But while Aurelian was thus engaged, Italy and even Rome were endangered by the attack of another multitude of the same German race. The Alemanni, a people of which we know next to nothing except the stock to which they belonged, suddenly crossed the Roman frontier, and made their way as far as the north of Italy. The armies of the Empire were engaged elsewhere, and the invaders plundered the country without hindrance. They had even made their way back to the Danube when Aurelian encountered them. It is not easy to understand the story of what followed. The Emperor outmanœuvres the barbarians, and reduces them to such extremities that they beg for peace. When their envoys are introduced to the presence of Aurelian, there is a sudden change of circumstances. The Alemanni, instead of imploring pardon, dictate conditions. They must have a subsidy, if Rome would have them as allies. The Emperor dismisses them with an indignant refusal, and we expect to hear of the severest punishment being inflicted on them. Nothing of the kind occurs. Aurelian, called elsewhere by some demand which he cannot refuse, disappears from the scene, and leaves the completion of the business to his lieutenants. They neglect their duty or fail to perform it; the Alemanni take the opportunity, break through the cordon of troops which had been formed round them, and make their way back to Italy. We next hear of them as ravaging the territory of Milan. Aurelian orders the legions to follow them with all the speed that they could manage, and hastens himself to defend Italy with a quickly moving force, partly composed, it is interesting to observe, of auxiliary cavalry levied from the new settlers in Dacia. The struggle that followed is not what we should have expected after hearing of the straits to which the Alemanni had been reduced at the Danube. At Piacenza the Roman army came perilously near to destruction. The barbarians fall unexpectedly upon the legions as they march carelessly through a wooded defile. Only by the greatest exertions does Aurelian rally them. But though the army is saved from destruction, it cannot arrest the progress of the enemy. When we next hear of them the barbarians have advanced more than a hundred miles nearer to Rome. Near the Metaurus, and not far from the spot where Hasdrubal had perished, the Emperor overtook them. This time they must have suffered a serious defeat, for their third and last appearance was in Northern Italy, near Pavia (the ancient Ticinum). Historians relate that they were exterminated, and this is probably true, for it was the fate that would naturally overtake unsuccessful invaders of Italy.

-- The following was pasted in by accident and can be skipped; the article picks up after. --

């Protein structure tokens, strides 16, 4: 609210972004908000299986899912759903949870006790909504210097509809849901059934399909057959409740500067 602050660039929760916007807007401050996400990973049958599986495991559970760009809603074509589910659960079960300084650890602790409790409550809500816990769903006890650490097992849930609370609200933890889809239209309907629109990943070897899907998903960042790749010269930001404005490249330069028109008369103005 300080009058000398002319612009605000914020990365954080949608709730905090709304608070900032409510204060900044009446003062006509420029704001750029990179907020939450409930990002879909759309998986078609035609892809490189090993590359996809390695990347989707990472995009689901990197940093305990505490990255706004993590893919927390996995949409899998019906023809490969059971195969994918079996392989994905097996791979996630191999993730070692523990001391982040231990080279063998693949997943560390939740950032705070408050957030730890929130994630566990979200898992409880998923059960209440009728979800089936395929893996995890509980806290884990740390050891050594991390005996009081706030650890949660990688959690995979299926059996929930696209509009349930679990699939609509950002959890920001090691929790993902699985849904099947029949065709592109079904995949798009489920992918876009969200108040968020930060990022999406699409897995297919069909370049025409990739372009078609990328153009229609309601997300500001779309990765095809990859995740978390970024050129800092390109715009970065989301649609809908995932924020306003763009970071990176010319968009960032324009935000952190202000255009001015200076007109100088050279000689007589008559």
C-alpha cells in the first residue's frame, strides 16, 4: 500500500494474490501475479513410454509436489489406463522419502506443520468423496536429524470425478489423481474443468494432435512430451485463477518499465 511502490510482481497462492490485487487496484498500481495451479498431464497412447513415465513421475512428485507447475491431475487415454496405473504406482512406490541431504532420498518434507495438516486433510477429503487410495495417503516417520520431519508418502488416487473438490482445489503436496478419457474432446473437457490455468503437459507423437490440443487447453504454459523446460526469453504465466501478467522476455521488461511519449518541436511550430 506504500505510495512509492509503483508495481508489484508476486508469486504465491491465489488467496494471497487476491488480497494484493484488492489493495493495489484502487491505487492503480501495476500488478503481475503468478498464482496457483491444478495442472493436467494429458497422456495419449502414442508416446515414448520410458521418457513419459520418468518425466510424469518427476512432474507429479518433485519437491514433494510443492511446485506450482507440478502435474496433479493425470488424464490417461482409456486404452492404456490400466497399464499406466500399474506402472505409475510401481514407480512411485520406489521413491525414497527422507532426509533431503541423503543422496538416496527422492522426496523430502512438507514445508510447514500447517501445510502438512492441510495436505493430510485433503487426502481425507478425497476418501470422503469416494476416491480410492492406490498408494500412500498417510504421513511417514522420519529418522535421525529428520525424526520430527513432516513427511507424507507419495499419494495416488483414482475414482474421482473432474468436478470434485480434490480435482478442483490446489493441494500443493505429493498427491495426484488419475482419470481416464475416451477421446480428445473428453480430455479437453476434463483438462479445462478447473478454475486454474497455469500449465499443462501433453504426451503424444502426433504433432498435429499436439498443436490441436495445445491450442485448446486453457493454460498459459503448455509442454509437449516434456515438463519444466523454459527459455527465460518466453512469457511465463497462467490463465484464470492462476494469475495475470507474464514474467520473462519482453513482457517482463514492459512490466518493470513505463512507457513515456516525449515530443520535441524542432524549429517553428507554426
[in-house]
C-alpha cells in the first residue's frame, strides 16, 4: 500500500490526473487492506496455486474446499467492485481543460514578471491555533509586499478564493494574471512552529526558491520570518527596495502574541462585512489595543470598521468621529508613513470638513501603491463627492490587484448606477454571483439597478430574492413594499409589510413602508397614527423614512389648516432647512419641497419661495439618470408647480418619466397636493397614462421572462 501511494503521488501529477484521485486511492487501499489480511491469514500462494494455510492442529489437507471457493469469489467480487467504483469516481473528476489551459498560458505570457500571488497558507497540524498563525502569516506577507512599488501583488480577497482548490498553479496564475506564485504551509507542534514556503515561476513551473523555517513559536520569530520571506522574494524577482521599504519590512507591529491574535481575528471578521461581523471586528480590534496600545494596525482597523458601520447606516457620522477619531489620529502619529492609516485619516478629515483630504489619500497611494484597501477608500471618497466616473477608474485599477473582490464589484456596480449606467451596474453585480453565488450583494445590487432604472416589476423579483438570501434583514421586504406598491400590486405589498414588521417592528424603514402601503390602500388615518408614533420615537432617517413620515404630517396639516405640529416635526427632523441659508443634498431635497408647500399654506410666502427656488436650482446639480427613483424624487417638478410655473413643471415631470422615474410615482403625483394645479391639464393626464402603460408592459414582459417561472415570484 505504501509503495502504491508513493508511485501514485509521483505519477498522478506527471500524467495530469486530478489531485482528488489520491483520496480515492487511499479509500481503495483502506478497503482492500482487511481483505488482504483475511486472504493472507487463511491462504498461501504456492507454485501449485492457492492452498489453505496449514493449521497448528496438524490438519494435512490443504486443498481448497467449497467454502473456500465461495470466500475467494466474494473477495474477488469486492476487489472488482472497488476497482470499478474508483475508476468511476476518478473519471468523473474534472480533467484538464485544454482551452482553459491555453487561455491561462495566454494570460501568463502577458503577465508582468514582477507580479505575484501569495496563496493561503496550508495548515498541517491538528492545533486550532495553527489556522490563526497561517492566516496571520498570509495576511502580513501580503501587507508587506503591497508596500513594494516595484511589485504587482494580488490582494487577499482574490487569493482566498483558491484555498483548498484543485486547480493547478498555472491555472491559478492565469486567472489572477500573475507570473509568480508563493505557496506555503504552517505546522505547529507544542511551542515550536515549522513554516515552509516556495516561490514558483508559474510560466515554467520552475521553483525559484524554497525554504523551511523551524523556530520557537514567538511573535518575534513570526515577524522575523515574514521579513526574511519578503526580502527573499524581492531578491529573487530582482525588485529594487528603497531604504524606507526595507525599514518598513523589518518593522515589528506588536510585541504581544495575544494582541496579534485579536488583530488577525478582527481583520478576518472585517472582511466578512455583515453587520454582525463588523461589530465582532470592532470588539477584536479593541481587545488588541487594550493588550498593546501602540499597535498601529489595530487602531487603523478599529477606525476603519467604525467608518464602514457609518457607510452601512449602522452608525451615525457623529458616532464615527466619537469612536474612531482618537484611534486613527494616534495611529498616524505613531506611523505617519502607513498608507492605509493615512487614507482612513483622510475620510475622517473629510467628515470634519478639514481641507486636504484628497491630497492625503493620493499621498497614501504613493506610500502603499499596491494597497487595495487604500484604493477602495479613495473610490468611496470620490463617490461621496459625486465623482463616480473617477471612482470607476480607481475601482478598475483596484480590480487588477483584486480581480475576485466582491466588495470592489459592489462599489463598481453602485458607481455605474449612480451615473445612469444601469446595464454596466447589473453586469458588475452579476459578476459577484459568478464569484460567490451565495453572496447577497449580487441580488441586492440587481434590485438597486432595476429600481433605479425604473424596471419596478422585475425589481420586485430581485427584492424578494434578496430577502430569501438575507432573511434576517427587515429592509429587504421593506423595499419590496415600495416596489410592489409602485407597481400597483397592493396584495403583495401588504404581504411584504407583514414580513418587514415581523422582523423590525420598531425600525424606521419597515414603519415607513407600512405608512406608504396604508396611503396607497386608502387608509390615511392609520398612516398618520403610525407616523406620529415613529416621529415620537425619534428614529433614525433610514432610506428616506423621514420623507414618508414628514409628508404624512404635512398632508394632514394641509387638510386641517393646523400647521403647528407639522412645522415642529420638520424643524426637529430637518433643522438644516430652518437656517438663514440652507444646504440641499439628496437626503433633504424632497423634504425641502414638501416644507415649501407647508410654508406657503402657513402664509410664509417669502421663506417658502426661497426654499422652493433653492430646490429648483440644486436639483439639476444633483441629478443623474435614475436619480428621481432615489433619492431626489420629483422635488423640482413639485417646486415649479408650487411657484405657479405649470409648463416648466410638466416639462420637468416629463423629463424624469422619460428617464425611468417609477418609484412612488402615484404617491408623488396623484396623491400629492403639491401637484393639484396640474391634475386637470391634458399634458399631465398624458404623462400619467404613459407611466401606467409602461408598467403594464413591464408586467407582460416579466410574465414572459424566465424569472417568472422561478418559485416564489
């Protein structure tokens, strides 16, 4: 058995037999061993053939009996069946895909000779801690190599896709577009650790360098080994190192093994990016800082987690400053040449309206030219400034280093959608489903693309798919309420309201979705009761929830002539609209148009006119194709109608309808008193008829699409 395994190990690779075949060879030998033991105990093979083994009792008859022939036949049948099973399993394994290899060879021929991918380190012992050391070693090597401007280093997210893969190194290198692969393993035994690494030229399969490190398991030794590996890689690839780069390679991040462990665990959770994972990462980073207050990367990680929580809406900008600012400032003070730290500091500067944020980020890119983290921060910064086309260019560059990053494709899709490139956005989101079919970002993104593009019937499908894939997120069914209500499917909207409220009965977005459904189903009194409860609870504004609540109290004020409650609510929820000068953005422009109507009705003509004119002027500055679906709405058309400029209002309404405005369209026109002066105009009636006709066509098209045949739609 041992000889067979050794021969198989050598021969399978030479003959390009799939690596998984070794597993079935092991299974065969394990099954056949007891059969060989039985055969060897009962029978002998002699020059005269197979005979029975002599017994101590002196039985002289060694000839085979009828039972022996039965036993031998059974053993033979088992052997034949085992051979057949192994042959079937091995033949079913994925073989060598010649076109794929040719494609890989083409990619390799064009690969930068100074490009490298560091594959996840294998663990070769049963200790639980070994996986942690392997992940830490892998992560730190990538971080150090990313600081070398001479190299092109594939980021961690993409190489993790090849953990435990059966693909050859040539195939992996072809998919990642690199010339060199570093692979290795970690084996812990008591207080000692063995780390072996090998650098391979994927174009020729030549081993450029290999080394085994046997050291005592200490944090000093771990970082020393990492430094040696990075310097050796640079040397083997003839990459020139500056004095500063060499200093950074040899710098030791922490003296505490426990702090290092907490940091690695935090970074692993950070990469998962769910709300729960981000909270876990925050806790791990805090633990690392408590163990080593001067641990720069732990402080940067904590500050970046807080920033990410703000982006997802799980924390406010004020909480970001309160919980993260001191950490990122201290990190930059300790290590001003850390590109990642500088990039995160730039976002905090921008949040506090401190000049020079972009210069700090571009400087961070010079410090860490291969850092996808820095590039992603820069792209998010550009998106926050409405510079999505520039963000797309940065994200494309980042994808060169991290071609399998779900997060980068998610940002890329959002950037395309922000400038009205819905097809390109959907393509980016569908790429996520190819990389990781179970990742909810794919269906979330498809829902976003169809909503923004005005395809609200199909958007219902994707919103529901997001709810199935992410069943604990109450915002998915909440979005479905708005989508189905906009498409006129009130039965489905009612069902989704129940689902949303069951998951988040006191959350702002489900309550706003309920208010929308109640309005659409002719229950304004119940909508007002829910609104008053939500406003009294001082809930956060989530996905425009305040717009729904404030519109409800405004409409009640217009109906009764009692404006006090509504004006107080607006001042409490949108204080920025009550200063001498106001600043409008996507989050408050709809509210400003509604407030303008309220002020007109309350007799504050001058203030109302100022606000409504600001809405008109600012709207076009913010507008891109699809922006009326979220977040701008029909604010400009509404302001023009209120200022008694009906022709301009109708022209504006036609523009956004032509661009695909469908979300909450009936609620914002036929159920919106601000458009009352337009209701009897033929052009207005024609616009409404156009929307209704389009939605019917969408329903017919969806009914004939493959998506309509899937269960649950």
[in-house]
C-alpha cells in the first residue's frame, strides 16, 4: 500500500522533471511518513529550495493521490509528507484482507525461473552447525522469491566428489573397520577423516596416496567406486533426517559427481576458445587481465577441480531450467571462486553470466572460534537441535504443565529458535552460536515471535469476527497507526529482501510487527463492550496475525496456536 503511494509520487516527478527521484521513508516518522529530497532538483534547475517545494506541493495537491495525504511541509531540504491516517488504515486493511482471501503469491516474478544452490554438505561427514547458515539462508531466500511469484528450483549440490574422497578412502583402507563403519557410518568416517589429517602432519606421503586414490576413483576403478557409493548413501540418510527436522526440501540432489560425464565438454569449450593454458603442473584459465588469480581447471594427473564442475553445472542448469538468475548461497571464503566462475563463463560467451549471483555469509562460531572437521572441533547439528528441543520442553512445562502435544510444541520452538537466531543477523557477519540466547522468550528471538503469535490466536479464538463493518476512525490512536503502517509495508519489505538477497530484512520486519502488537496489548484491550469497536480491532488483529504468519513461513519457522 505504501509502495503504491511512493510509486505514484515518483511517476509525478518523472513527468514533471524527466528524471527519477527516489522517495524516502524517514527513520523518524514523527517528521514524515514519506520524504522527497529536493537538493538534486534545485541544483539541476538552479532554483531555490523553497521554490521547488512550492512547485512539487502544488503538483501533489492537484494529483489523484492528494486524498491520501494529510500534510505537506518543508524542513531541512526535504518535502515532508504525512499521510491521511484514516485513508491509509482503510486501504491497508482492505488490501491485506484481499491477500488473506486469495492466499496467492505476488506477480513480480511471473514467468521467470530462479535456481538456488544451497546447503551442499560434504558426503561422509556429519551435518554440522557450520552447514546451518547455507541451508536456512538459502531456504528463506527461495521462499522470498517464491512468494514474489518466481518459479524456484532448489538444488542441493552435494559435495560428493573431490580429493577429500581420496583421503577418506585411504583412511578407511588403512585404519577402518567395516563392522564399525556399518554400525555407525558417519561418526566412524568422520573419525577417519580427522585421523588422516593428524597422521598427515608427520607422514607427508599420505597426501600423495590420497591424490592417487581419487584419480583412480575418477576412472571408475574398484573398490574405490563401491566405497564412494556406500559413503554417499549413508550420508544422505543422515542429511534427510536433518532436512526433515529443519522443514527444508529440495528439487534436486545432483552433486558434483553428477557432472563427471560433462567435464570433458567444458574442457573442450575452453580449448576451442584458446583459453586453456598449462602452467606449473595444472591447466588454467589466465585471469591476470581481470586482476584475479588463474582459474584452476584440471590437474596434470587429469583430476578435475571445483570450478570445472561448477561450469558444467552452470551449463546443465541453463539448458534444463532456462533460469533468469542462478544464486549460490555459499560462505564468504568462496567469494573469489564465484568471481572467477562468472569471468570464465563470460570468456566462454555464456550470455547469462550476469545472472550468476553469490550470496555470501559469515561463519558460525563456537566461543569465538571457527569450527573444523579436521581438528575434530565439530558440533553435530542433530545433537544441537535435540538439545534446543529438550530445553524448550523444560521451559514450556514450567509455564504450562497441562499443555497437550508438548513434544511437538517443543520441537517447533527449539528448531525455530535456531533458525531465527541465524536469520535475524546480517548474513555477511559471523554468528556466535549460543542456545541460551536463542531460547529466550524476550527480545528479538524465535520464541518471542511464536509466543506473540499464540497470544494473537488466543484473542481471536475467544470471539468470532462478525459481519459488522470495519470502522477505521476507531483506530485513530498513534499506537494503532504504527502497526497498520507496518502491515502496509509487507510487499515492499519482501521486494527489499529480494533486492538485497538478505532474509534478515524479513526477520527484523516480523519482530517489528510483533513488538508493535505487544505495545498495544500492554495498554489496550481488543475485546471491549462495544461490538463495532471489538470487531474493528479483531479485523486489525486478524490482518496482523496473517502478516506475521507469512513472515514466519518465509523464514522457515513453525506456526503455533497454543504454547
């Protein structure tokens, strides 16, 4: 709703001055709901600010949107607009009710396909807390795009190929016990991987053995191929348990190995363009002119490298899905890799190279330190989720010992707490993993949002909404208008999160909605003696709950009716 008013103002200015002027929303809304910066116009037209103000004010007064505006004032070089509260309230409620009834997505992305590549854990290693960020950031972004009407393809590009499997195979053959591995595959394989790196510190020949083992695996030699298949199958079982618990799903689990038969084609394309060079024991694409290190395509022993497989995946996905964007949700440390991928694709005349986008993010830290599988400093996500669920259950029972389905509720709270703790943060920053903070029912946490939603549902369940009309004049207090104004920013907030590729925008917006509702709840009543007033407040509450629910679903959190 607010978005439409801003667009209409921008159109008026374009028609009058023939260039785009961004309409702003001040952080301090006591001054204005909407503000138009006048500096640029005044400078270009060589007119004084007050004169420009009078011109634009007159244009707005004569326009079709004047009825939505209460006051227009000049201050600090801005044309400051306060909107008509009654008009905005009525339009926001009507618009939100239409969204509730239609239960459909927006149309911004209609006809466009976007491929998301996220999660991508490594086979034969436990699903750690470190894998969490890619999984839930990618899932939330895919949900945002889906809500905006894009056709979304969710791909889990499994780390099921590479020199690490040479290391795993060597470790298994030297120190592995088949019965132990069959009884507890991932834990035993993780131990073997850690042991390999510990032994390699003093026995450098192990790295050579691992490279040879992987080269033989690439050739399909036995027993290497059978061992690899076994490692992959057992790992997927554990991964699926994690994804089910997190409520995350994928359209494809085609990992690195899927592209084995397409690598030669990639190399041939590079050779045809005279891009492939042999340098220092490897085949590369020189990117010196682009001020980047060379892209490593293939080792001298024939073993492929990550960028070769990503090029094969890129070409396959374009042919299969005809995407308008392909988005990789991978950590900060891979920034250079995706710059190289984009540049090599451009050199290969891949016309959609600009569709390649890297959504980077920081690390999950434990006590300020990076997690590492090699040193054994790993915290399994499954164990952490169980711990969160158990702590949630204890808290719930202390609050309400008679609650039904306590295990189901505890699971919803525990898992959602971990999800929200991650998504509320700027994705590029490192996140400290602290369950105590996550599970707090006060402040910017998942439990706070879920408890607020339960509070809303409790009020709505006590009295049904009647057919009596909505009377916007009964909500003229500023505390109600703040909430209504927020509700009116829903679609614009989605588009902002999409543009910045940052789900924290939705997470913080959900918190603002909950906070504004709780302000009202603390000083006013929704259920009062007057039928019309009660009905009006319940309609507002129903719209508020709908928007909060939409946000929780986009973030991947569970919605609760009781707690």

I may mention in the very briefest way that Aurelian restored the Roman power in the East by overthrowing Zenobia, who, since the death of her husband Odenathus, had remained independent at Palmyra, and in the West by putting an end to the usurpation of Tetricus, who had maintained his independence in Gaul and Britain for several years. To all appearance, the Empire was restored to what it had been at the death of Marcus Aurelius.